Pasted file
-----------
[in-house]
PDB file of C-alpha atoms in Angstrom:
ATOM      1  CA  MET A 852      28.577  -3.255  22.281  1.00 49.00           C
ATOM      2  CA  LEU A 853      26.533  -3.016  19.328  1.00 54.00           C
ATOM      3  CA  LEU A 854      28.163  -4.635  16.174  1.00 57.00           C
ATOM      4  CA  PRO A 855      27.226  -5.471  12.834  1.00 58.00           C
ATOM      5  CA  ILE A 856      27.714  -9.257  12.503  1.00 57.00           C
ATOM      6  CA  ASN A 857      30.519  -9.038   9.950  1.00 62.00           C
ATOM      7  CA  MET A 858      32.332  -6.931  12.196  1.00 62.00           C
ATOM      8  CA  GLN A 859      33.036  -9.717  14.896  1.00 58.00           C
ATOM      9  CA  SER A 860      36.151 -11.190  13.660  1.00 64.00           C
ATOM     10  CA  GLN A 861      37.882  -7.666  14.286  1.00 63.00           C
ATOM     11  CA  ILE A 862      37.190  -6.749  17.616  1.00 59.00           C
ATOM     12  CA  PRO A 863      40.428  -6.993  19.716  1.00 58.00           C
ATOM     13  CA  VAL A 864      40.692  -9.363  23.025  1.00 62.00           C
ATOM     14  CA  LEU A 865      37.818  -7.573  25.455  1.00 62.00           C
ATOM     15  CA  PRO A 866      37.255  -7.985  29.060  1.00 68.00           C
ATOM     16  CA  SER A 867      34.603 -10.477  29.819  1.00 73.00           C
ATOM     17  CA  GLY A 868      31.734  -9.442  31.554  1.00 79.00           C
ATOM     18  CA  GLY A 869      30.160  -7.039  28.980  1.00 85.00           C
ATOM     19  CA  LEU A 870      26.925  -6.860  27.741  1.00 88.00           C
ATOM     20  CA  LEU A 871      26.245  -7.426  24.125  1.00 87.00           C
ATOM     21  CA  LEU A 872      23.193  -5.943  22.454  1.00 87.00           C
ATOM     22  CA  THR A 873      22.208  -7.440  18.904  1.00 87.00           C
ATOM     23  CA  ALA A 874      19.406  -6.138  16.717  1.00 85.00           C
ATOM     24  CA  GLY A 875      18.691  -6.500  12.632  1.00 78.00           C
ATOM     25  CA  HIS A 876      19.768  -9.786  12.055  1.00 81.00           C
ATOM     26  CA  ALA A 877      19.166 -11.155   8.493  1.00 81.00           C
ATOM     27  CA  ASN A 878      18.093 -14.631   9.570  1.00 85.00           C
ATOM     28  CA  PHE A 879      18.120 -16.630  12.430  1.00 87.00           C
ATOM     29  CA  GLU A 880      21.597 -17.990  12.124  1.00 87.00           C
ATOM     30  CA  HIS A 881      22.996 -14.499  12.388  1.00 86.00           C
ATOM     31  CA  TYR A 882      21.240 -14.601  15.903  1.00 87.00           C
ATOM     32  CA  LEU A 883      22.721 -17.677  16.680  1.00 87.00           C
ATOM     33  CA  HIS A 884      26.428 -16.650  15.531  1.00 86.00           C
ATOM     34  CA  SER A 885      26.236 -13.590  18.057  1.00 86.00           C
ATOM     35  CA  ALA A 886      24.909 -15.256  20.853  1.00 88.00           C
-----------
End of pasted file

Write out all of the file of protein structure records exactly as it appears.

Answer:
[in-house]
PDB file of C-alpha atoms in Angstrom:
ATOM      1  CA  MET A 852      28.577  -3.255  22.281  1.00 49.00           C
ATOM      2  CA  LEU A 853      26.533  -3.016  19.328  1.00 54.00           C
ATOM      3  CA  LEU A 854      28.163  -4.635  16.174  1.00 57.00           C
ATOM      4  CA  PRO A 855      27.226  -5.471  12.834  1.00 58.00           C
ATOM      5  CA  ILE A 856      27.714  -9.257  12.503  1.00 57.00           C
ATOM      6  CA  ASN A 857      30.519  -9.038   9.950  1.00 62.00           C
ATOM      7  CA  MET A 858      32.332  -6.931  12.196  1.00 62.00           C
ATOM      8  CA  GLN A 859      33.036  -9.717  14.896  1.00 58.00           C
ATOM      9  CA  SER A 860      36.151 -11.190  13.660  1.00 64.00           C
ATOM     10  CA  GLN A 861      37.882  -7.666  14.286  1.00 63.00           C
ATOM     11  CA  ILE A 862      37.190  -6.749  17.616  1.00 59.00           C
ATOM     12  CA  PRO A 863      40.428  -6.993  19.716  1.00 58.00           C
ATOM     13  CA  VAL A 864      40.692  -9.363  23.025  1.00 62.00           C
ATOM     14  CA  LEU A 865      37.818  -7.573  25.455  1.00 62.00           C
ATOM     15  CA  PRO A 866      37.255  -7.985  29.060  1.00 68.00           C
ATOM     16  CA  SER A 867      34.603 -10.477  29.819  1.00 73.00           C
ATOM     17  CA  GLY A 868      31.734  -9.442  31.554  1.00 79.00           C
ATOM     18  CA  GLY A 869      30.160  -7.039  28.980  1.00 85.00           C
ATOM     19  CA  LEU A 870      26.925  -6.860  27.741  1.00 88.00           C
ATOM     20  CA  LEU A 871      26.245  -7.426  24.125  1.00 87.00           C
ATOM     21  CA  LEU A 872      23.193  -5.943  22.454  1.00 87.00           C
ATOM     22  CA  THR A 873      22.208  -7.440  18.904  1.00 87.00           C
ATOM     23  CA  ALA A 874      19.406  -6.138  16.717  1.00 85.00           C
ATOM     24  CA  GLY A 875      18.691  -6.500  12.632  1.00 78.00           C
ATOM     25  CA  HIS A 876      19.768  -9.786  12.055  1.00 81.00           C
ATOM     26  CA  ALA A 877      19.166 -11.155   8.493  1.00 81.00           C
ATOM     27  CA  ASN A 878      18.093 -14.631   9.570  1.00 85.00           C
ATOM     28  CA  PHE A 879      18.120 -16.630  12.430  1.00 87.00           C
ATOM     29  CA  GLU A 880      21.597 -17.990  12.124  1.00 87.00           C
ATOM     30  CA  HIS A 881      22.996 -14.499  12.388  1.00 86.00           C
ATOM     31  CA  TYR A 882      21.240 -14.601  15.903  1.00 87.00           C
ATOM     32  CA  LEU A 883      22.721 -17.677  16.680  1.00 87.00           C
ATOM     33  CA  HIS A 884      26.428 -16.650  15.531  1.00 86.00           C
ATOM     34  CA  SER A 885      26.236 -13.590  18.057  1.00 86.00           C
ATOM     35  CA  ALA A 886      24.909 -15.256  20.853  1.00 88.00           C